Differences between the hijab, niqab and burqa (Reuters)
A recent ruling by a British judge that prevented a Muslim woman from giving evidence at a trial while wearing her niqab has sparked a debate in the UK over veils.
"The niqab has become the elephant in the courtroom," said Judge Peter Murphy, who said she must remove her hijab to give evidence, but could wear it at other times during the trial.
The woman had argued that removing her veil breached her human rights. The judge said the jury must be able to judge her reactions to questions during the trail.
"No tradition or practice, whether religious or otherwise, can claim to occupy such a privileged position that the rule of law, open justice and the adversarial trial process are sacrificed to accommodate it," he said.
"That is not a discrimination against religion. It is a matter of upholding the rule of law in a democratic society."
His ruling was followed by Liberal Democrat minister Jeremy Browne calling for banning full-face veils, niqabs and burqas: "I think this is a good topic for national debate. People of liberal instincts will have competing notions of how to protect and promote freedom of choice," he told The Daily Telegraph.
"I am instinctively uneasy about restricting the freedom of individuals to observe the religion of their choice. That would apply to Christian minorities in the Middle East just as much as religious minorities here in Britain.
"But there is genuine debate about whether girls should feel a compulsion to wear a veil when society deems children to be unable to express personal choices about other areas like buying alcohol, smoking or getting married.
"We should be very cautious about imposing religious conformity on a society which has always valued freedom of expression."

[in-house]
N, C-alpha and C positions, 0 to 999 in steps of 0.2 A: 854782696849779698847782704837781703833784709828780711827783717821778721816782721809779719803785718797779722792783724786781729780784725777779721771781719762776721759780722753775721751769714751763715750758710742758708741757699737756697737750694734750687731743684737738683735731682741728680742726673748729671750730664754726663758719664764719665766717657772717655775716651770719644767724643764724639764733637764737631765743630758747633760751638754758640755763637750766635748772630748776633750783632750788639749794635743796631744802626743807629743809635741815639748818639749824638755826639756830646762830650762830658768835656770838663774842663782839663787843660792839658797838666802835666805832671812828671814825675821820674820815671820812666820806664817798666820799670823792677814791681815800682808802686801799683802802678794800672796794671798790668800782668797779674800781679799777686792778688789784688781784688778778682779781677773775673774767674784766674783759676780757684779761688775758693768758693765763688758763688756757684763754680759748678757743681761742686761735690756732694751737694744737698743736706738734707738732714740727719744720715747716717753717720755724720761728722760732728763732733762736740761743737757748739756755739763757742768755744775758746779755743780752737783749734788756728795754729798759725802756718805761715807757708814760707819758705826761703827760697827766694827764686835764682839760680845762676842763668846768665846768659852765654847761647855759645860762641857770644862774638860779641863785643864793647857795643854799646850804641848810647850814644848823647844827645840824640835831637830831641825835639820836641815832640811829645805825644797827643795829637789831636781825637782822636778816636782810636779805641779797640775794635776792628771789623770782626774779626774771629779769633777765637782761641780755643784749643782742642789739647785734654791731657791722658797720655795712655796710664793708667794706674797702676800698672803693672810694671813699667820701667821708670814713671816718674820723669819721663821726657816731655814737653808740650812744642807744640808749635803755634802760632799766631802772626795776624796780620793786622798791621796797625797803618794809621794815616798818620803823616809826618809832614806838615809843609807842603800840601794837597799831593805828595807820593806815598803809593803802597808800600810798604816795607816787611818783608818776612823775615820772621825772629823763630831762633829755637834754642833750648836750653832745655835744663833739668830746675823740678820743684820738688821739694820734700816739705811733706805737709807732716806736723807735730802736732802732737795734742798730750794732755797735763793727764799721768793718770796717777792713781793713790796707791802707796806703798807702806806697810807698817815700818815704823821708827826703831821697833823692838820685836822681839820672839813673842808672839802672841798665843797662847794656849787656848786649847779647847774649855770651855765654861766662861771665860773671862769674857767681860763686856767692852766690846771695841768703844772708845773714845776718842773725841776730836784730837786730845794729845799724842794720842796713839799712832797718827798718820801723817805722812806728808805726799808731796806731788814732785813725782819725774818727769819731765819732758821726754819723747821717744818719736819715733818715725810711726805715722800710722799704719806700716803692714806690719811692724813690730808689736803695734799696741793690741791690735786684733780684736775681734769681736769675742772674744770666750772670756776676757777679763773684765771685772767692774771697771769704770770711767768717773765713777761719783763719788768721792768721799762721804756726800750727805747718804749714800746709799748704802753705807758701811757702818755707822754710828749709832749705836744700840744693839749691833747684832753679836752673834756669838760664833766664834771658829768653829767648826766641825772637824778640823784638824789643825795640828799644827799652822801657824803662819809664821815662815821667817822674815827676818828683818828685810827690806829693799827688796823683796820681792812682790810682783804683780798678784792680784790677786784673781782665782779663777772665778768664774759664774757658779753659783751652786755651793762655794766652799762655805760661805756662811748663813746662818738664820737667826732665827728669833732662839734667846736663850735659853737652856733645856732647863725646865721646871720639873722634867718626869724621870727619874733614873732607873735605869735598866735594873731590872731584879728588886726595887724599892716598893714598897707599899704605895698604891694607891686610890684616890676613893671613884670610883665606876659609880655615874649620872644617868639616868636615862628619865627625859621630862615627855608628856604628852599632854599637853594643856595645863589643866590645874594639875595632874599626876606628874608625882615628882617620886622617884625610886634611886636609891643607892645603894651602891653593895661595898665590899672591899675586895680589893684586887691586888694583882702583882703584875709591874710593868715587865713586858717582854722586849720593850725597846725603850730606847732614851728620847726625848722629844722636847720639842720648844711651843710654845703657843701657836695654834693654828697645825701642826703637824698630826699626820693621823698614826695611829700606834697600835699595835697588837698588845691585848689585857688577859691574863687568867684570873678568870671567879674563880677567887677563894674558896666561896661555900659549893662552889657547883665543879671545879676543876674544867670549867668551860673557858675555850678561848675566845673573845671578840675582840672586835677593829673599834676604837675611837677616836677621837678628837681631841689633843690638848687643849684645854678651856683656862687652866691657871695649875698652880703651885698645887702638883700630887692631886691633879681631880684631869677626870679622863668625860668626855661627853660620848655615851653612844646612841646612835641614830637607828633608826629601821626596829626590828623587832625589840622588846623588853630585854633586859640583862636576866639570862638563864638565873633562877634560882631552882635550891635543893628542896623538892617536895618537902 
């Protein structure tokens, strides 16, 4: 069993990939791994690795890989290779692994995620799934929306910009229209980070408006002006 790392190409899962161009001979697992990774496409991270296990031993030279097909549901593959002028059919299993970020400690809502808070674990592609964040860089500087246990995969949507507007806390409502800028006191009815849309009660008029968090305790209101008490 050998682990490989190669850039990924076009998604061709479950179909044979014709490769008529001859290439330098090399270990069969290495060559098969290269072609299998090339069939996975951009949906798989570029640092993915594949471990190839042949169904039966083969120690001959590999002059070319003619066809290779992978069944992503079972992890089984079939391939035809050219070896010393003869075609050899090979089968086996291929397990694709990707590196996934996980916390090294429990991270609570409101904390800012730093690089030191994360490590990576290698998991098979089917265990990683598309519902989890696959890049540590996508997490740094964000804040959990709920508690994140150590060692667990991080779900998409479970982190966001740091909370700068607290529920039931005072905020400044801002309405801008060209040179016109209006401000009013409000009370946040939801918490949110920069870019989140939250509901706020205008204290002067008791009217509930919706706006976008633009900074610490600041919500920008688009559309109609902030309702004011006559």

Prior to these comments, a college in Birmingham banned niqabs and burqas for "security reasons". It reversed the decision a few days later following protests and widespread criticism.
Muslim veils: The difference between the hijab, the niqab and the burka
Hijab covers the face and chest (Reuters)
The hijab is normally a square scarf that covers the head and neck but leaves the face uncovered. The word hijab comes from the Arabic for veil. It is worn by some Muslim women after they reach puberty as a symbol of modesty.
It is worn in front of any man who they could theoretically marry - it is not required in front of close male relatives. Most scholars suggest it is Islamic duty for women to wear the hijab.
The niaqb covers everything but the eyes (Reuters)
The niqab is a veil that covers everything except the eyes. It is worn with a headscarf that covers the hair. Unlike the hijab, most Muslim scholars say that the niqab is not an obligation and that women wear it as an extra level of modesty, but some disagree, saying it is mandatory.
the buraq covers everything, with mesh over the eyes (Reuters)
The burqa covers the whole body, including the eyes, and is the most concealing veil worn by Muslim women. It has a mesh screen over the eyes so the wearer can see out.
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